The DHS National Protection and Programs Directorate’s Infrastructure Information Collection Division (IICD) published a 60-Day information collection request (ICR) notice in Monday’s Federal Register (78 FR 29375-29376; available on-line today) supporting a questionnaire targeted at State and local Protected Critical Infrastructure Information (PCII) Officers. The questionnaire would help the Department “to gather information from PCII Officers that can be used to assess their programs, their compliance with PCII rules and requirements, and the specific needs of their accredited programs”.
The Importance of PCII Programs
The Department posted a 60-day ICR notice in the Federal Register back in November, 2012. In a post about that notice I expressed some concerns about the Department’s just now getting around to assessing these State and local programs with which DHS shares selected PCII information. Since the promise of limited disclosure is the only incentive that DHS can provide critical infrastructure organizations to share security information with DHS, any questions about the efficacy of State and local PCII programs will act as a disincentive to information sharing.
The new Cybersecurity Framework under development will depend on PCII programs to protect the information about critical infrastructure computer systems and networks provided to the government. This means that the PCII protections are going to have to be a critical part of the Framework. Again, this makes assessment of State and local PCII programs all that more important.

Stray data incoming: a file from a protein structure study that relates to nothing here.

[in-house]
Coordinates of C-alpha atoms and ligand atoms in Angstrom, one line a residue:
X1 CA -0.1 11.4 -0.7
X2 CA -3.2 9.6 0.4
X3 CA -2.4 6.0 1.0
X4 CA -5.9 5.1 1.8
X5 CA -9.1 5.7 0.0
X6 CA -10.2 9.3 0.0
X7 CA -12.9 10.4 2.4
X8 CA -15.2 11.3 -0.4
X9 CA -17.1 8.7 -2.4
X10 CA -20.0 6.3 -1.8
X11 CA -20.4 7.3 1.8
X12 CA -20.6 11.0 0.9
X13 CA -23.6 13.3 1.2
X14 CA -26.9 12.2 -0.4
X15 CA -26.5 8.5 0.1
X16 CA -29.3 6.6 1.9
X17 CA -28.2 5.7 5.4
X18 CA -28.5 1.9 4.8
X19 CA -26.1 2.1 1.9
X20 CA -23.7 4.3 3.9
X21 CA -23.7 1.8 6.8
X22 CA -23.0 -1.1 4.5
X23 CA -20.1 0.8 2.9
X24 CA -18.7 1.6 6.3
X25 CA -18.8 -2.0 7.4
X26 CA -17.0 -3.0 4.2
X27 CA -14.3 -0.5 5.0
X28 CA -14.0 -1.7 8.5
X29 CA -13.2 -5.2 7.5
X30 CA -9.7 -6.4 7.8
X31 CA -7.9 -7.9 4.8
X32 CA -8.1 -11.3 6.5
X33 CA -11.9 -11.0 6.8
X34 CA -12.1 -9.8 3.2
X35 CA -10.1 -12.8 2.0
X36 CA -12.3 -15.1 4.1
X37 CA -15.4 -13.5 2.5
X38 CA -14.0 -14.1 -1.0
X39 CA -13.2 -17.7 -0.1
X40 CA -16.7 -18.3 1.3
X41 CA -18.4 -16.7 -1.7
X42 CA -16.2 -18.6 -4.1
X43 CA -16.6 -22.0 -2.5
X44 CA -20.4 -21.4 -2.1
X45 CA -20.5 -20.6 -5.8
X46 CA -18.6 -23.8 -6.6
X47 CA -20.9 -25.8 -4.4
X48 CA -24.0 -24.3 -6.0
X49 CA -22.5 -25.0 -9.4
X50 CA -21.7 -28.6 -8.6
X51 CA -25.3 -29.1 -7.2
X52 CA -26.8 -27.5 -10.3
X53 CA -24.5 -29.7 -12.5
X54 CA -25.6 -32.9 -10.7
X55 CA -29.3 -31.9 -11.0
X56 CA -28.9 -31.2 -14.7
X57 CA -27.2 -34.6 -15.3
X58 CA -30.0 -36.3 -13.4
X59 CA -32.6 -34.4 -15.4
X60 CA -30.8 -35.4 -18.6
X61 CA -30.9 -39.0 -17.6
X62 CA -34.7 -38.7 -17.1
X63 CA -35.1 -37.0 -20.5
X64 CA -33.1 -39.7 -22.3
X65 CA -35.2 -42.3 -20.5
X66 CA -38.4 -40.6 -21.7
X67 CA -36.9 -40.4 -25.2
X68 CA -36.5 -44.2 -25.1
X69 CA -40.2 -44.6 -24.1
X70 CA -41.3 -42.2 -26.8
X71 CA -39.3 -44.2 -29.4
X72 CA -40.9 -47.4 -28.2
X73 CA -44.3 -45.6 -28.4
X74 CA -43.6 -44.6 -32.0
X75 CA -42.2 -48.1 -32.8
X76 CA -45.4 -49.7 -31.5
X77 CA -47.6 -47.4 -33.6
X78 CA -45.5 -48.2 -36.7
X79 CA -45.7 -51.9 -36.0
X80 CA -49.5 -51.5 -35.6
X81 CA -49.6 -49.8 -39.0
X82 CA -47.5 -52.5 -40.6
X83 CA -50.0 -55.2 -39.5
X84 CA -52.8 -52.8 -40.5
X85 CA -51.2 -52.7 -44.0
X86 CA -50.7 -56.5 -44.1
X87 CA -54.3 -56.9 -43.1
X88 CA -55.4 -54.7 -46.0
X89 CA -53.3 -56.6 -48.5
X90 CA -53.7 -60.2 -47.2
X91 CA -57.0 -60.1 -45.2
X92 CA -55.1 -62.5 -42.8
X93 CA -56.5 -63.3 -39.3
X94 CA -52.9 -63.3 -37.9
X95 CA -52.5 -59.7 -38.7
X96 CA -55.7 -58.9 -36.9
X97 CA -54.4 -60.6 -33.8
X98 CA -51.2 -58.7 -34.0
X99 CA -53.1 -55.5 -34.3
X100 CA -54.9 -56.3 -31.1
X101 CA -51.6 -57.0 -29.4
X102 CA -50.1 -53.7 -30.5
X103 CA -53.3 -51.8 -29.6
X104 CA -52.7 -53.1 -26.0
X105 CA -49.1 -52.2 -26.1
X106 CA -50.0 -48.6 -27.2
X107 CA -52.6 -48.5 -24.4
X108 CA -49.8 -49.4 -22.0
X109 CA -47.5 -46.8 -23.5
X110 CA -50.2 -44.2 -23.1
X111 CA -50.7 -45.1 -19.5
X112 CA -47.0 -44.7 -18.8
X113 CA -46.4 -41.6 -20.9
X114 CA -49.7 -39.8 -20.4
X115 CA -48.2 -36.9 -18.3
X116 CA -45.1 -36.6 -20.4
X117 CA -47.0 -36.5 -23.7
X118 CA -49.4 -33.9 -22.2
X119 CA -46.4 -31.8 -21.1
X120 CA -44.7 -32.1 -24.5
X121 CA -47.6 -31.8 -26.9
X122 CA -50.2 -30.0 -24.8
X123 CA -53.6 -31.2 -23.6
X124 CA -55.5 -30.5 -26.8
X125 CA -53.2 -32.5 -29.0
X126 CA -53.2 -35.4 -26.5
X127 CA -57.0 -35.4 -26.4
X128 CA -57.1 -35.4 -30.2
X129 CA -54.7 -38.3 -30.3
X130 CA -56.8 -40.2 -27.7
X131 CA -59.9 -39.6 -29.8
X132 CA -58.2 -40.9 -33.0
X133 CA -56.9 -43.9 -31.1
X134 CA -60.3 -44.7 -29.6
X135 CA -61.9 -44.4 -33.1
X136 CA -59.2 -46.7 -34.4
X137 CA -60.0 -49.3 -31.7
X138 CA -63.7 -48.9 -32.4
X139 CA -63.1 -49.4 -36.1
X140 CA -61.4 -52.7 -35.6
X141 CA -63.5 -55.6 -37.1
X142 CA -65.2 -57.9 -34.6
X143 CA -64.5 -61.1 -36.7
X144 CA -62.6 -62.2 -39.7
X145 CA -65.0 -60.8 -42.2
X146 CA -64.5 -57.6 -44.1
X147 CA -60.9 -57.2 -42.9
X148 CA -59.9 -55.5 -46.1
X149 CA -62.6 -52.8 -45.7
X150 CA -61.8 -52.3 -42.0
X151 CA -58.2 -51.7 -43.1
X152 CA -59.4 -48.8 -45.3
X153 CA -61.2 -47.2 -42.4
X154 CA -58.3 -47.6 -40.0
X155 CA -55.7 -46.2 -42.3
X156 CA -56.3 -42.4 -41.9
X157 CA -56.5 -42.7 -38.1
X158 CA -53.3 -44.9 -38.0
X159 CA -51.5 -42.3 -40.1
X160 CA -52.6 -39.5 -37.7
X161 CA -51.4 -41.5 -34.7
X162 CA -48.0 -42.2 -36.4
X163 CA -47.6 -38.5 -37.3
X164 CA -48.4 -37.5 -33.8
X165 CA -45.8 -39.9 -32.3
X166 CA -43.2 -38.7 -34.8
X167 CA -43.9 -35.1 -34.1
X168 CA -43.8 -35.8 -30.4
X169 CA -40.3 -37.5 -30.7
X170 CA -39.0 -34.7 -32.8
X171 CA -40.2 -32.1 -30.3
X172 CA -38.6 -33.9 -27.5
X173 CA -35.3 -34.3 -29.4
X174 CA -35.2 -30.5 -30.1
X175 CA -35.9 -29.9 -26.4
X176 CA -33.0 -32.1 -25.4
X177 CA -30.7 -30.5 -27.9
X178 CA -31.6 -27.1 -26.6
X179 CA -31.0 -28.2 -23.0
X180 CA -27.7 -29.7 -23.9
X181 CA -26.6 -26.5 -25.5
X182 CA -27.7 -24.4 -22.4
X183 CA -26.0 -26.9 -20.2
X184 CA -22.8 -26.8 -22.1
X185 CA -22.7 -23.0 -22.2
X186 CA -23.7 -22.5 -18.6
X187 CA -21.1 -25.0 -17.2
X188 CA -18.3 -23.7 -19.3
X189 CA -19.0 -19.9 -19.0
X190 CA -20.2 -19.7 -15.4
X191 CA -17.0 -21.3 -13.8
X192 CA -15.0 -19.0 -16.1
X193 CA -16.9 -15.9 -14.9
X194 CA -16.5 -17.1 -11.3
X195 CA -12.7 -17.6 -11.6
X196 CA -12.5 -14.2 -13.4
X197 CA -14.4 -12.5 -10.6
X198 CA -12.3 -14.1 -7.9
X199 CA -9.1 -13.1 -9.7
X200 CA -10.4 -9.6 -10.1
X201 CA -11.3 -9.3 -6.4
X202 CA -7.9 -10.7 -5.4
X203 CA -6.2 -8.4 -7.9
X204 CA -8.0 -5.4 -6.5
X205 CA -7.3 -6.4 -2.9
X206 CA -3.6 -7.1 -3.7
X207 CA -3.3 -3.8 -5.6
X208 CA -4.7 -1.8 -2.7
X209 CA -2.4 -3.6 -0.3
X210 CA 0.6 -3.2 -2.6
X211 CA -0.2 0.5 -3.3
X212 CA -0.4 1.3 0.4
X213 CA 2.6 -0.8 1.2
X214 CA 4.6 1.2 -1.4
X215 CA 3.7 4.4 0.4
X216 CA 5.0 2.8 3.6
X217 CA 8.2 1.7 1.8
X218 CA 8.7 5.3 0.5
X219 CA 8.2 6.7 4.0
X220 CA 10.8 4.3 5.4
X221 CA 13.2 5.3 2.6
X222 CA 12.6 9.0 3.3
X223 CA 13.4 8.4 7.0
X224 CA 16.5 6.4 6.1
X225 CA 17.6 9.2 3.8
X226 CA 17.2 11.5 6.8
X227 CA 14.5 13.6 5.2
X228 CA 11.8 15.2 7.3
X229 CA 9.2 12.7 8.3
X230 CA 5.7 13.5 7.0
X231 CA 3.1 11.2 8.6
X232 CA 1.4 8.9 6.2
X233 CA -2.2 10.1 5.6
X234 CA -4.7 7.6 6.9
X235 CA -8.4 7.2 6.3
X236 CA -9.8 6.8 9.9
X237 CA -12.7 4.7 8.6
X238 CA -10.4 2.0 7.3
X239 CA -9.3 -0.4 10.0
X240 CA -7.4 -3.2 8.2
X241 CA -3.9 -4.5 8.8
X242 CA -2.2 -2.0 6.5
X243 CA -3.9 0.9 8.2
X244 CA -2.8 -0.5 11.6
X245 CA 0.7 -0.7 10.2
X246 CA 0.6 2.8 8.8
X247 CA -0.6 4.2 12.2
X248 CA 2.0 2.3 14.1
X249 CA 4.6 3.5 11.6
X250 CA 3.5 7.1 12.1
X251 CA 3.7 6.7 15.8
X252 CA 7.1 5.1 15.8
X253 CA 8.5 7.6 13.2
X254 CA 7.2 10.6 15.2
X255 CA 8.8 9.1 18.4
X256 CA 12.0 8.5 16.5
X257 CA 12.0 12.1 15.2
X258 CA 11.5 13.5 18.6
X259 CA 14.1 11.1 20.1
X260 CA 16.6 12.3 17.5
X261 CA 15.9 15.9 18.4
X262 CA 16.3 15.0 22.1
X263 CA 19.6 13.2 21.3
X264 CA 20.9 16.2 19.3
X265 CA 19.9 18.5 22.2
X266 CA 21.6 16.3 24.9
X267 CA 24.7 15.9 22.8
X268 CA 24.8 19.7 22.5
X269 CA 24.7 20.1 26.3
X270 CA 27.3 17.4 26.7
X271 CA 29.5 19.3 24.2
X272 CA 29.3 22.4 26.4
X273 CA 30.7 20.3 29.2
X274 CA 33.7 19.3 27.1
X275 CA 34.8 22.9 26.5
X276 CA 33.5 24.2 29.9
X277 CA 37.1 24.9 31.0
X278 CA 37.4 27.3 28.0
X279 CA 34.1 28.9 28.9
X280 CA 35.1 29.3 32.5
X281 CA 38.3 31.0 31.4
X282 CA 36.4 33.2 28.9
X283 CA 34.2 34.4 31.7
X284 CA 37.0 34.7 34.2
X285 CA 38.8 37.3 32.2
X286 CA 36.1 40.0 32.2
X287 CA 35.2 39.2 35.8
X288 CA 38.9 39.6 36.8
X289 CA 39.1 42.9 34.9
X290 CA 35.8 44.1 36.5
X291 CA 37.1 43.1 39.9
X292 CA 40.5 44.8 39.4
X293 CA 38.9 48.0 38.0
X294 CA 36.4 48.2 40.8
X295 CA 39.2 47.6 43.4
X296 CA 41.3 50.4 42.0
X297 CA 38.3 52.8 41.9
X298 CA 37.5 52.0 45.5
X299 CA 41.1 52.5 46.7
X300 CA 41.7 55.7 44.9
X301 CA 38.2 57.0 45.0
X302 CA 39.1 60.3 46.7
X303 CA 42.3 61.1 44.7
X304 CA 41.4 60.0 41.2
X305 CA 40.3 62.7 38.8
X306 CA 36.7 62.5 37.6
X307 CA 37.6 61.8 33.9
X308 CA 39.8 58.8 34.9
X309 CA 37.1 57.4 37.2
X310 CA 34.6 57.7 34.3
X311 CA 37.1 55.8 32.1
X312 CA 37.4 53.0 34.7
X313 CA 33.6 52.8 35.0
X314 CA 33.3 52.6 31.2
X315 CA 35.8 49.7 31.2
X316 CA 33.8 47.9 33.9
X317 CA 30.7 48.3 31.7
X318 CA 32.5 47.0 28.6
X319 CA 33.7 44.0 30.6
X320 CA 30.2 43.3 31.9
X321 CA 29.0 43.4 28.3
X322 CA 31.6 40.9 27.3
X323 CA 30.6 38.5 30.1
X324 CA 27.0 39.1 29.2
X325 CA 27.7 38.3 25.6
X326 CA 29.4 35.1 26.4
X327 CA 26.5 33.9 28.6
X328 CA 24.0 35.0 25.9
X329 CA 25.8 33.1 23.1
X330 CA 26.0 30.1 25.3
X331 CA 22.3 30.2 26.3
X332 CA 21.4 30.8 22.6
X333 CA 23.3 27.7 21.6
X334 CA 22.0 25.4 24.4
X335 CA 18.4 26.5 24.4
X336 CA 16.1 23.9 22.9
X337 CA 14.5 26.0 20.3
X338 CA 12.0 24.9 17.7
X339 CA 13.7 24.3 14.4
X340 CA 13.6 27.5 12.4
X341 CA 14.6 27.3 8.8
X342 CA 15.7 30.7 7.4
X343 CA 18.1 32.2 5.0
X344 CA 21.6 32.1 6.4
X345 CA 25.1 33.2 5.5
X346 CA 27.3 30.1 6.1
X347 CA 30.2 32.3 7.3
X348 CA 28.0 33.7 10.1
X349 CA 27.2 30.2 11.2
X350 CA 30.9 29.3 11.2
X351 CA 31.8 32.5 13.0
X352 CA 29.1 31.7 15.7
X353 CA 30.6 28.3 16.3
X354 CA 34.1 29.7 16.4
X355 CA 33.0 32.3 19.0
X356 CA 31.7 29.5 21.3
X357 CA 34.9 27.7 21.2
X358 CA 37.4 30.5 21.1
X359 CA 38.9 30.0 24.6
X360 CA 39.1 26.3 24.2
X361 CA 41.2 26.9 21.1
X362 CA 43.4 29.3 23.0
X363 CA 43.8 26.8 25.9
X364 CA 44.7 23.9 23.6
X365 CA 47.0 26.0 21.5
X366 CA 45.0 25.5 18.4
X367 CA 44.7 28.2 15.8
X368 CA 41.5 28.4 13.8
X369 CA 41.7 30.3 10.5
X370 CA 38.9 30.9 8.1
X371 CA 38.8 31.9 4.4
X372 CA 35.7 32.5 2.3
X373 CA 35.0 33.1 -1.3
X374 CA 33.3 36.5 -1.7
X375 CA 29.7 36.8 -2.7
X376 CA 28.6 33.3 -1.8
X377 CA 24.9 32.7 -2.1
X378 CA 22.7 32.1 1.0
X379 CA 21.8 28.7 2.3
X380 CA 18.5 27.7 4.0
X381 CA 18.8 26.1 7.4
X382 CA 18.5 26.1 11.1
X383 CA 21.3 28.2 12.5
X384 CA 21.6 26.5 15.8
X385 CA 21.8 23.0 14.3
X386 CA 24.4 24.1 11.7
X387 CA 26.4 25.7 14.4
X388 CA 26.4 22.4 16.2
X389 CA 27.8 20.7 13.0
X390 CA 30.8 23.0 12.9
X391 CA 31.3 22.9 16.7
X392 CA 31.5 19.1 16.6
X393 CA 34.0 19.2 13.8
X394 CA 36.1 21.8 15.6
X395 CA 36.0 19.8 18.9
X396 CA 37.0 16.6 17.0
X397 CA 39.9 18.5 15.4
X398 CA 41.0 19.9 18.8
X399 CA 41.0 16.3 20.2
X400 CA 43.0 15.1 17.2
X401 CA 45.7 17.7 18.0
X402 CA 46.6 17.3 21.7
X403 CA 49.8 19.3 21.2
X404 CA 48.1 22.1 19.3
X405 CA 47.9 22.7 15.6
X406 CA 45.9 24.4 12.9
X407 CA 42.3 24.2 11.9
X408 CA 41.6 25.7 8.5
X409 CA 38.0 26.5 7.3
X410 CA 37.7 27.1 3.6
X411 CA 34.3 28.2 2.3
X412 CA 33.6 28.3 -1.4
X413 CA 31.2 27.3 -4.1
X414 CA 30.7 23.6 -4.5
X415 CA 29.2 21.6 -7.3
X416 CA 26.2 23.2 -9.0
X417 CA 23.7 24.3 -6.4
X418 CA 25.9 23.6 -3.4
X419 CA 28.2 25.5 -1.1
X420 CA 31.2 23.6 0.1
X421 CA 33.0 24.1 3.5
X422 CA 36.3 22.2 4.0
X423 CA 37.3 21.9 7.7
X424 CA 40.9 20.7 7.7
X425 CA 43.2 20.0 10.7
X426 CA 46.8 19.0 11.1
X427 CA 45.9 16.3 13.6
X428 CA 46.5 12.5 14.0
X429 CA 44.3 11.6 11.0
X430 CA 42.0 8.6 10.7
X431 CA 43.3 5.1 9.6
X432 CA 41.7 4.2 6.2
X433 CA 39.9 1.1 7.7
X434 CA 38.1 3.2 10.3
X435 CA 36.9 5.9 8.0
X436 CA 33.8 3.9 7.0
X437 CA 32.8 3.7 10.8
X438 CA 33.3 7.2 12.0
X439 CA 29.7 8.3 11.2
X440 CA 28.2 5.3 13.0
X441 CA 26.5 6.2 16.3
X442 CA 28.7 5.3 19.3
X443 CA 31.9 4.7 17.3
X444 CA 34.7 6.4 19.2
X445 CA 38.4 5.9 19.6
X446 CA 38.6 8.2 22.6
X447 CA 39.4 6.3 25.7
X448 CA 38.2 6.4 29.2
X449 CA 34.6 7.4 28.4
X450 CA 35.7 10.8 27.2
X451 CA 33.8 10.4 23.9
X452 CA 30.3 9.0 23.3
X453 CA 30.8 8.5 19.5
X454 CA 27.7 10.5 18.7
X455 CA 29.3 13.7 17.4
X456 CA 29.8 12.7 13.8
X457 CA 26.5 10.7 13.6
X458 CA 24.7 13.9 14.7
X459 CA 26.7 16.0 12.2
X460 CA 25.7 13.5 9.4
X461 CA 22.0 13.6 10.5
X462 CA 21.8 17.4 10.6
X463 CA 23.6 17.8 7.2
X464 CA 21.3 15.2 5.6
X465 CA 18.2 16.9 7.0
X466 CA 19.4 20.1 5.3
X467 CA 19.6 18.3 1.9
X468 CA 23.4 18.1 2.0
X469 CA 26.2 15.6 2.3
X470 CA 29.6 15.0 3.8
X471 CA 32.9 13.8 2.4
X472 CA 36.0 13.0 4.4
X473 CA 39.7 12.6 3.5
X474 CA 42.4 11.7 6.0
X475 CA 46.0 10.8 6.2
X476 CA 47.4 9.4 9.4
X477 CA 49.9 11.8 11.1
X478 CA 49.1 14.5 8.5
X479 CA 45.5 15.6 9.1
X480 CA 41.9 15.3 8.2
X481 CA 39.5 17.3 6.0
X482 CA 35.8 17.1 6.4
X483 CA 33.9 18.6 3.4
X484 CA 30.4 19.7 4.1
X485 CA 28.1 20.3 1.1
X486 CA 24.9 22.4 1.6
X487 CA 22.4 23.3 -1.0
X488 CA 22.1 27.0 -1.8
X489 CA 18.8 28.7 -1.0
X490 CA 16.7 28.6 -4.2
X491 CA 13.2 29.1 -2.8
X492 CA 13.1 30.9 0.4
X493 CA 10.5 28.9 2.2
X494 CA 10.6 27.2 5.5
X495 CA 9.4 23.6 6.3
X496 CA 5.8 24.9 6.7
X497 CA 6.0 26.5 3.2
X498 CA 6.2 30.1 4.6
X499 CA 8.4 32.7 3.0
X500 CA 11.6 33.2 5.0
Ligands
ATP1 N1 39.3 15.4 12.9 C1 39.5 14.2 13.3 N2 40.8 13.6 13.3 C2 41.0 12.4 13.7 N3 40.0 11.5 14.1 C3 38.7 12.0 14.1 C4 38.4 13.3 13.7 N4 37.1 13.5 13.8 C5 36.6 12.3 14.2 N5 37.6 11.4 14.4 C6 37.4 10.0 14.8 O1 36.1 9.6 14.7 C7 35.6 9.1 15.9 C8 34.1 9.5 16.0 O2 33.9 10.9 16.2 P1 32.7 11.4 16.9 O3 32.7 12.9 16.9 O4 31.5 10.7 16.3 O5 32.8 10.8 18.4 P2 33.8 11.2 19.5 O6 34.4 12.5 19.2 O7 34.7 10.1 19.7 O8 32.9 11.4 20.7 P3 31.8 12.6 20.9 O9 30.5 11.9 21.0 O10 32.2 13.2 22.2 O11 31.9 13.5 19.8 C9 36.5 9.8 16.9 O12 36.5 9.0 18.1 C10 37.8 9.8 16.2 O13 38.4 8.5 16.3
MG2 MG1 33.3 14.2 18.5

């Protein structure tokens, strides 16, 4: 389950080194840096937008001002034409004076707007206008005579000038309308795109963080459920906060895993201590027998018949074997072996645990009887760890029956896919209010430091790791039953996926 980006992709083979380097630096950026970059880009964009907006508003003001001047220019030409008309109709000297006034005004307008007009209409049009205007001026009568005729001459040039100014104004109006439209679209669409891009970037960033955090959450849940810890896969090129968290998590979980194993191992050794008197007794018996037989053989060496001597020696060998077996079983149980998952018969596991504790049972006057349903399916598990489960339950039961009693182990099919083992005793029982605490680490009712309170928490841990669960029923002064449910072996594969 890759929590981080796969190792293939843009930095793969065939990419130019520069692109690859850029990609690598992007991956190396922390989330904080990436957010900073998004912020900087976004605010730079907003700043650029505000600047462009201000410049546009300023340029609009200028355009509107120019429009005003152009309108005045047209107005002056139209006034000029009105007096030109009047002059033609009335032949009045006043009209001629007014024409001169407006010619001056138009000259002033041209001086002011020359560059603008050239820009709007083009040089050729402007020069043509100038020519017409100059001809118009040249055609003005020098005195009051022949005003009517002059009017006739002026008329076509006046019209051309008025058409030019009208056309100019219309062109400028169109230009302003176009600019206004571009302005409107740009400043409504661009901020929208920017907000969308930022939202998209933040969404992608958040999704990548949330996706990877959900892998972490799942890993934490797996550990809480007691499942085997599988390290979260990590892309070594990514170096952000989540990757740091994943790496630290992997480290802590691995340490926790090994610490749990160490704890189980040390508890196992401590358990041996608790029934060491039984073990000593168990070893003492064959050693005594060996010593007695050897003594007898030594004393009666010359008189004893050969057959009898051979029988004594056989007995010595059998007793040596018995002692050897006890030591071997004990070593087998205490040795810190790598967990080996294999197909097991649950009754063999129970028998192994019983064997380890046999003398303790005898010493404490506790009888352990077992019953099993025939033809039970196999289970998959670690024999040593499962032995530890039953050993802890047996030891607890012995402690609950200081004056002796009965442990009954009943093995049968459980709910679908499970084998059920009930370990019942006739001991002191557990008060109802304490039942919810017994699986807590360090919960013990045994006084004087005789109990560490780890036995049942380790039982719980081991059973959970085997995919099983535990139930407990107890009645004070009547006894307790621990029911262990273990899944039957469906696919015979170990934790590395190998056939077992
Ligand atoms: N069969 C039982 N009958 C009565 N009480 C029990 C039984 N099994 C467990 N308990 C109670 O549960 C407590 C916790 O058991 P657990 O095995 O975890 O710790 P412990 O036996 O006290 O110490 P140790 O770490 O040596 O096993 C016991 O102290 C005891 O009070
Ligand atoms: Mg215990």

The current notice states that “DHS received no comments”. A review of the Docket (DHS-2012-0046) at www.Regulations.gov shows that there was a comment submitted on November 28th. Terry Frank from Shell Oil Company noted that it would be difficult to assess the accuracy of the collection effort since a copy of the questionnaire is not made available. This is a point I also made in my earlier blog post. This is particularly aggravating since NPPD is required to include the questionnaire when it files this ICR with OMB. It could easily be placed in the current docket.
Mr. Frank also notes a discrepancy in the description of information disclosure protections provided by the PCII program. Since that comment is not really germane to the ICR in question, I suppose that DHS was justified in ignoring that portion of the comment. Still the comment should have been noted in this ICR notice.
NPPD is soliciting public comments on this 30-day ICR notice. Comments may be filed via the Federal eRulemaking Portal (www.Regulations.gov; Docket # DHS-2012-0046). The notice does not contain the customary ‘submit comments by’ information, but this is a 30-day notice so comments should be filed within 30 days of the publishing of the notice on Monday; so June 18th, 2013.
NOTE: With the failure to acknowledge the comment filed on the 60-day notice and the failure to include a comment closure date in this notice, perhaps NPPD should consider re-submitting this 30-day ICR notice in proper form.